Facebook page banned by Pakistan is back online

A scared moderator is said to have removed the page after his e-mail and Skype account were hacked

The Facebook page that led the Pakistan government to ban the entire site was back online Saturday, at least for some users, after it was inaccessible for about two days.

The page was removed Thursday after one of the moderators had his e-mail and Skype account hacked into, and his personal data revealed, according to a post on the page on Saturday. The moderator then got scared and deleted the page, a blog, and e-mails, according to the post.

"This is another scare tactic from the Islamic extremists," the post said. "We won't fall," it added. The moderator who removed the page has however backed out, according to the post.

The page had over 108,000 fans and over 11,700 photos posted on Saturday. Though the Facebook users who created the page put it back up Saturday, some users in India were able to access it for only a brief time before their access was once again blocked. Meanwhile access to Facebook as a whole continues to be blocked in Pakistan.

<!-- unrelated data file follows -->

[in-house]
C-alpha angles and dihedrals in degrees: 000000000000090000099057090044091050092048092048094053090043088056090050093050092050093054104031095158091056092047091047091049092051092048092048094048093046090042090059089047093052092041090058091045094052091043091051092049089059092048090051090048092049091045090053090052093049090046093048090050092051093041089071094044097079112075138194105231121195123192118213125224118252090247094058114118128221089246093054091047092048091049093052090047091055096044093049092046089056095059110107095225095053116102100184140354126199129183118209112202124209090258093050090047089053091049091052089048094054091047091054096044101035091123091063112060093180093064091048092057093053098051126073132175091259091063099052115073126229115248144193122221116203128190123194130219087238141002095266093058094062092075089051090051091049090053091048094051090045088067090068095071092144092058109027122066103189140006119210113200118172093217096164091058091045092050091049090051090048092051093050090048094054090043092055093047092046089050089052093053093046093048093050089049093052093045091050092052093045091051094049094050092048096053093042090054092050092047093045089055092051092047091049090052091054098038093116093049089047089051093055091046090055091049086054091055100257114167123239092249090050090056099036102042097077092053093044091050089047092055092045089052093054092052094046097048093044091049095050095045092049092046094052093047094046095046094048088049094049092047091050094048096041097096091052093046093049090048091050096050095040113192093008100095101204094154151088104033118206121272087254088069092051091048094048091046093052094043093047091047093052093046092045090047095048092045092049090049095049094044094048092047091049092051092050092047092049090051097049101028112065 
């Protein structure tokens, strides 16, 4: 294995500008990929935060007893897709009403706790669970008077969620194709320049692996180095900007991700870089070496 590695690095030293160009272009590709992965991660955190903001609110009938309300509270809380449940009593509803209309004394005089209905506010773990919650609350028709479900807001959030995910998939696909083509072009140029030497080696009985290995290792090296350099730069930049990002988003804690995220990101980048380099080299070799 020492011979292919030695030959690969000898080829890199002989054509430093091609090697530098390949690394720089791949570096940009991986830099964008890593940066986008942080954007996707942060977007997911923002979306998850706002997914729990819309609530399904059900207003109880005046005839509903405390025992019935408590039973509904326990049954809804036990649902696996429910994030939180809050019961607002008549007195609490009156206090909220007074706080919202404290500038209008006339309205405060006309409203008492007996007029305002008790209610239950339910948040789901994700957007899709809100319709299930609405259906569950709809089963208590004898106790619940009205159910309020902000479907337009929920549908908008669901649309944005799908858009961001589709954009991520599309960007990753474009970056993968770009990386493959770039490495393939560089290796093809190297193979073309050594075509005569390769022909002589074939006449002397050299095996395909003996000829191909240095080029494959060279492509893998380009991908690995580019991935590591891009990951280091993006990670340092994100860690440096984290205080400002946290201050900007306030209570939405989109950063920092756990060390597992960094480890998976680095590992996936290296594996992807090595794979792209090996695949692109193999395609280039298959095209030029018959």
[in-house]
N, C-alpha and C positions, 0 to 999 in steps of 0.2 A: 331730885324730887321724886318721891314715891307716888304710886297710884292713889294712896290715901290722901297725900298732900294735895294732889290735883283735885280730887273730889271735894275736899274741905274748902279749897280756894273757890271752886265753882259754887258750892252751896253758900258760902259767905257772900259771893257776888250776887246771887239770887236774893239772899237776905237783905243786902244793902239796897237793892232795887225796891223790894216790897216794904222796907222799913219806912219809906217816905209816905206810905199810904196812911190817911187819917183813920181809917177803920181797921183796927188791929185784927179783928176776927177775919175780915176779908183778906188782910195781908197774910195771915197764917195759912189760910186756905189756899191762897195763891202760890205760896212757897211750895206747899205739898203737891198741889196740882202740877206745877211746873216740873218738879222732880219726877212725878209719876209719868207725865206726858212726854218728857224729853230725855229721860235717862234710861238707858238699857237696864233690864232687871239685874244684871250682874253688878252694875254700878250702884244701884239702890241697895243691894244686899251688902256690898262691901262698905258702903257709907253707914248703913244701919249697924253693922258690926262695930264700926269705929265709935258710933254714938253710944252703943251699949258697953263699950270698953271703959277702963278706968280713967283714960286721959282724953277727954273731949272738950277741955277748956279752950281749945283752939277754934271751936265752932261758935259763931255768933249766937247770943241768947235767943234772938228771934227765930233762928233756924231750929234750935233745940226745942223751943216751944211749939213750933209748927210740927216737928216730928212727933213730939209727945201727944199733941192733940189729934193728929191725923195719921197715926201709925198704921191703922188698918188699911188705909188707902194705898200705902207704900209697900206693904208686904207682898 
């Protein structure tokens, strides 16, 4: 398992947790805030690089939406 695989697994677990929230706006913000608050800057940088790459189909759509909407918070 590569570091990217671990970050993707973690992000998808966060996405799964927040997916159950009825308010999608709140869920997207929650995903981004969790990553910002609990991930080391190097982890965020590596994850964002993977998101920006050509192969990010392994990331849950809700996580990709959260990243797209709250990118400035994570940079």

The page "Everybody draw Mohammed Day!" invites users to post caricatures of Prophet Mohammed, which led a court in Pakistan to order the site to be blocked.

There were also a large number of protests on the streets of Pakistan on Wednesday and Thursday, objecting to the page.

The Pakistan Telecommunication Authority (PTA) on Wednesday ordered operators to block Facebook on Wednesday until further orders. It also ordered YouTube to be blocked on Thursday for displaying "sacrilegious" content. It said it had also blocked over 450 links on the Internet that contained derogatory material.

"Facebook has not taken any action on this page," a spokeswoman for the company said earlier on Saturday. The company had said on Thursday that it would not rule out making the content that Pakistan objected to inaccessible to users in Pakistan.

When dealing with user-generated content on global Web sites, there are occasions where content that is illegal in one country is not, or may even be protected, in another, Facebook said on Thursday. Most companies, including Facebook, approach this issue by preventing certain content from being shown to users in the countries where it is illegal, it added.

The PTA has said it would welcome contact from Facebook and YouTube to resolve the issue.

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John Ribeiro

IDG News Service
Topics: censorship, Facebook
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